The Bank of Virginia Co. has fired a vice president for attempting to sell 300 shares of its stock from his personal portfolio prior to the public announcement of the Virginia bank's intention to acquire Union Trust Company of Baltimore.
The incident, which occurred on July 16, was disclosed three days after insider trading allegations surfaced involving the president of United Virginia Bankshares Inc., Douglas H. Ludeman.
UVB said this week that Ludeman had bought stock in the three unnamed Maryland bank holding companies UVB was considering acquiring or investing in.
At a July 22 board of directors meeting, Ludeman, who is due to become UVB's chairman Sept. 1, was directed to sell the $124,000 in stock back to the bank at the price he paid for it.
The Bank of Virginia official, whose name has not been made public, placed an order to sell Bank of Virginia stock after attending a closed meeting outlining the company's plans. However, after discussing the matter with a superior, the vice president rescinded the transaction.
On the day in question, July 16, Bank of Virginia stock dropped 3 1/2 points. Yesterday it closed at 27 7/8, up one.
Bank of Virginia spokesman Joseph Ward said the man, a 17-year company veteran in a staff support position in the Richmond area, was fired for violating conflict of interest rules prohibiting employes from benefitting at the company's expense.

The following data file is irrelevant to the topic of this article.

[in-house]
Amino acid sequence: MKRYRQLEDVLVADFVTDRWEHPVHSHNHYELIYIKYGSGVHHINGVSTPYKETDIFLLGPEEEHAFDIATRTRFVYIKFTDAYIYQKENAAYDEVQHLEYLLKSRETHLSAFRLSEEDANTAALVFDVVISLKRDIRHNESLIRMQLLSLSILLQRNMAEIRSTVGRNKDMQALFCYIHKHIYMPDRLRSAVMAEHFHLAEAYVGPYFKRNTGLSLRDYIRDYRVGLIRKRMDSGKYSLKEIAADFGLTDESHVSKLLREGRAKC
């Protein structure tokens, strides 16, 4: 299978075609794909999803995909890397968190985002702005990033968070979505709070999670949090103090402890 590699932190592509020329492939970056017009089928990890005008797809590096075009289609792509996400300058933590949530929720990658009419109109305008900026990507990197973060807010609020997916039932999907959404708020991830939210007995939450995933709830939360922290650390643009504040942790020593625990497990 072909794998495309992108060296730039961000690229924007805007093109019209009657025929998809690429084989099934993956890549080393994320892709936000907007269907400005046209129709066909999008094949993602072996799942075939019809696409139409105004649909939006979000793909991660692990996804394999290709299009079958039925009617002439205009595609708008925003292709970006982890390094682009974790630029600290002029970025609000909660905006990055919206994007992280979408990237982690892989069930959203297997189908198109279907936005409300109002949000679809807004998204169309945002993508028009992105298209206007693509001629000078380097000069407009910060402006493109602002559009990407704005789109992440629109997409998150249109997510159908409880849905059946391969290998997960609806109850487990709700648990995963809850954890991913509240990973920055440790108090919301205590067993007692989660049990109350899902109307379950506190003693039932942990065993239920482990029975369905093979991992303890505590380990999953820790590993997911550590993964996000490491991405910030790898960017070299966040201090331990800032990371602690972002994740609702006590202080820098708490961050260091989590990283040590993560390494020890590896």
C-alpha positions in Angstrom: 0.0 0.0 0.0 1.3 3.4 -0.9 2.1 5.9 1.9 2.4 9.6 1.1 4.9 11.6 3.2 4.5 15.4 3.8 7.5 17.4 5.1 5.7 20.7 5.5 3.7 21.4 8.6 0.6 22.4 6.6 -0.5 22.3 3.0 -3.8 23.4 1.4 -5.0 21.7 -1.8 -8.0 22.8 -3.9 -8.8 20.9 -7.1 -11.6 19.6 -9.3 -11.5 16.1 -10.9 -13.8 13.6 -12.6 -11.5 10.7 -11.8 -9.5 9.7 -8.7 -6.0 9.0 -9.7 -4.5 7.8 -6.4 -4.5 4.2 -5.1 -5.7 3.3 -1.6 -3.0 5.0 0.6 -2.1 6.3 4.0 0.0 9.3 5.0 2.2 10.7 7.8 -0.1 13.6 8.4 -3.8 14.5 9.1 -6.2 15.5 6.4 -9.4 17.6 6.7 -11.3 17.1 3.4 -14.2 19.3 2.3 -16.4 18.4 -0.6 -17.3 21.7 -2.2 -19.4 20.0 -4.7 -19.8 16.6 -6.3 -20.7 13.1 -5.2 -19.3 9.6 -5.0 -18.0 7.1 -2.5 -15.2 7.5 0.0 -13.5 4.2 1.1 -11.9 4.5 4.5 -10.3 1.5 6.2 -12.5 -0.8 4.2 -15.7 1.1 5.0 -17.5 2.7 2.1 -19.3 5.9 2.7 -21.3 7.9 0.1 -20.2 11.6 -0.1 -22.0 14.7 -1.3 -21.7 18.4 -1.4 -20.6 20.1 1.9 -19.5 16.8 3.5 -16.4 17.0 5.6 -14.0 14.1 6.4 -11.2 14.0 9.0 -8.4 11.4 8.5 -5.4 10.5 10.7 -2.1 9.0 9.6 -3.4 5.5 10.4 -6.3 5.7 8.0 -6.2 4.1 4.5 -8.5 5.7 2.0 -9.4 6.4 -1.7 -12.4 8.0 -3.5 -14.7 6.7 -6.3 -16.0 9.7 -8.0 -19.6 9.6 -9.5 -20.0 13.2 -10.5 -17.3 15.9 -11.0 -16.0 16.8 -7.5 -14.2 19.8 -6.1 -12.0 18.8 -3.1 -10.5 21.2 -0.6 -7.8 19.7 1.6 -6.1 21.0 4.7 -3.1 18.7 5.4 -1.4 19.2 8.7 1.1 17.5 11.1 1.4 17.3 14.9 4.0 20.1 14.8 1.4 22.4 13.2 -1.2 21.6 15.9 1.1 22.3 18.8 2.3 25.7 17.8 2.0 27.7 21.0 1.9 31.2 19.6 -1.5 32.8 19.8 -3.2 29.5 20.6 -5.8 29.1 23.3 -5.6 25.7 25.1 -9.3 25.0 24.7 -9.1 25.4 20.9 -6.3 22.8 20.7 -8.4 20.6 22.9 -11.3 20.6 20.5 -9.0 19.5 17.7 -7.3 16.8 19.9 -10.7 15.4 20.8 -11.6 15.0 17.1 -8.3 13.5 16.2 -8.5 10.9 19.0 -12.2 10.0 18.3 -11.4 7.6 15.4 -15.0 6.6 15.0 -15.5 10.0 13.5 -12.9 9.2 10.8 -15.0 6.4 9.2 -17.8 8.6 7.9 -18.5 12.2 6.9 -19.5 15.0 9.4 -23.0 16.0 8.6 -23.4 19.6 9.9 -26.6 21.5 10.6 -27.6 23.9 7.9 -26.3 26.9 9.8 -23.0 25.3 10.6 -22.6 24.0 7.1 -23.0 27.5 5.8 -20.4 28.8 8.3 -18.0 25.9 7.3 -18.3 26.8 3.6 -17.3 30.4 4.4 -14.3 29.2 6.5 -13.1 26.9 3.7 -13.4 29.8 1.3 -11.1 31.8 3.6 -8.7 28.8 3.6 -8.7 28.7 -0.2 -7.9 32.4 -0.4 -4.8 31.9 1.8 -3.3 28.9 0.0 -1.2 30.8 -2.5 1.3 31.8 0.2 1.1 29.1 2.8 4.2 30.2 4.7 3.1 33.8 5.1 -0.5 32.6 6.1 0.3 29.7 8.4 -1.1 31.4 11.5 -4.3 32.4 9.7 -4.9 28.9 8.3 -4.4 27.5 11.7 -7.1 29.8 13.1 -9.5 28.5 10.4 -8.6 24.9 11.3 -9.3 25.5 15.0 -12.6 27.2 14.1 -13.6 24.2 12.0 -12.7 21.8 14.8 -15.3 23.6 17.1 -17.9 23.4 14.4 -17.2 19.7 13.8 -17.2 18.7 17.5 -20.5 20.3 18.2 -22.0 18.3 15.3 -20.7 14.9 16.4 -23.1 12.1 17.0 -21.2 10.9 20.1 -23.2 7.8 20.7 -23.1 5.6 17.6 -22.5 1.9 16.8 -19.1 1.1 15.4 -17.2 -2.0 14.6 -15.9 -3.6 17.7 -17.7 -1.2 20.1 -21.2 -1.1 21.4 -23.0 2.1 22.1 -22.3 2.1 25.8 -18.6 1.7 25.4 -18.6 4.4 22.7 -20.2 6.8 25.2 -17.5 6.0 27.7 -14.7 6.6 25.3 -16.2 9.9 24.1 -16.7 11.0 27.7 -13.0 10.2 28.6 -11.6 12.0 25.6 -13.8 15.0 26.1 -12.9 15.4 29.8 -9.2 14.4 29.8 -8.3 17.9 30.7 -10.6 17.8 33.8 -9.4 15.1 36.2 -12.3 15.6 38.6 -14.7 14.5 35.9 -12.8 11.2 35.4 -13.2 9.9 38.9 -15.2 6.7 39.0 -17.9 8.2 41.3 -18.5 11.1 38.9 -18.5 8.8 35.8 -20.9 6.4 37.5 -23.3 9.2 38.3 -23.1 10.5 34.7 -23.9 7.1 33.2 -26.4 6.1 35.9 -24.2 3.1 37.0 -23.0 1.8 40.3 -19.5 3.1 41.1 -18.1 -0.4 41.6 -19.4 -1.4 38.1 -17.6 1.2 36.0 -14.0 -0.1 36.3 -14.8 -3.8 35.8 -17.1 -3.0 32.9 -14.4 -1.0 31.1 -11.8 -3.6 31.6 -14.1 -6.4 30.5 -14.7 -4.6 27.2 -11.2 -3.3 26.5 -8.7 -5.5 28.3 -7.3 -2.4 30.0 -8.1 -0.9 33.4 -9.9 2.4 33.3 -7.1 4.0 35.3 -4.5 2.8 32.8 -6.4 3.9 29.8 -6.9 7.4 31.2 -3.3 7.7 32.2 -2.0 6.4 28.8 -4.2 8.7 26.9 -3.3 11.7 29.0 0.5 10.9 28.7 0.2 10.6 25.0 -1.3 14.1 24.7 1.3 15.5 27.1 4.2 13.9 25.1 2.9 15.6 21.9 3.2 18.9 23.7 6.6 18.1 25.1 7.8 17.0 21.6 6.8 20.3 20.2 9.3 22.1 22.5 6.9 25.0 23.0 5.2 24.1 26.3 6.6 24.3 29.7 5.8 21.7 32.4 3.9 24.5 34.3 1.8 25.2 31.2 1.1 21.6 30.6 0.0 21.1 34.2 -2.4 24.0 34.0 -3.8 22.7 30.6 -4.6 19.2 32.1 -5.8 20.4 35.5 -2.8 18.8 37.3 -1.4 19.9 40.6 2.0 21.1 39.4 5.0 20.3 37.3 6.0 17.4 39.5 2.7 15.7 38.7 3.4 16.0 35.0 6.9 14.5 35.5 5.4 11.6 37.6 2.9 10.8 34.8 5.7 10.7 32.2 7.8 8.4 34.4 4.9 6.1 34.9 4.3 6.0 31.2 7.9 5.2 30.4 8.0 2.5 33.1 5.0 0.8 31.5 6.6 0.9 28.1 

UVB's audit committee found that Ludeman violated its standards of conduct "prohibiting personal use of confidential company information, conflicts of interest and the appearance of impropriety."
Ward said no report was made to the Securities and Exchange Commission on the Bank of Virginia employe because the sale had not actually taken place.
An SEC spokesman said he did not know if there had been a violation.
UVB's Ludeman, however, said he has received a telephone call from the SEC and has referred the matter to counsel.
Making a profit or avoiding a loss by trading on nonpublic information is illegal and can lead to heavy civil and criminal penalties for anyone found guilty.
In a related development, UVB has issued an order to all employes requiring them to check with the company lawyer before buying stock in any banks in the southeastern United States. This area is part of the 13-state regional banking pact that Virginia signed earlier this year. Banks from Virginia will be able to acquire banks in the coastal states and vice versa.
Regional banking, spurred by a recent Supreme Court decision, is growing rapidly.
UVB announced plans last March to buy NS&T Bankshares in the District. And Sovran Bank plans to acquire D.C. National.
As the prospects for mergers increase, so do the stock prices of potential target banks.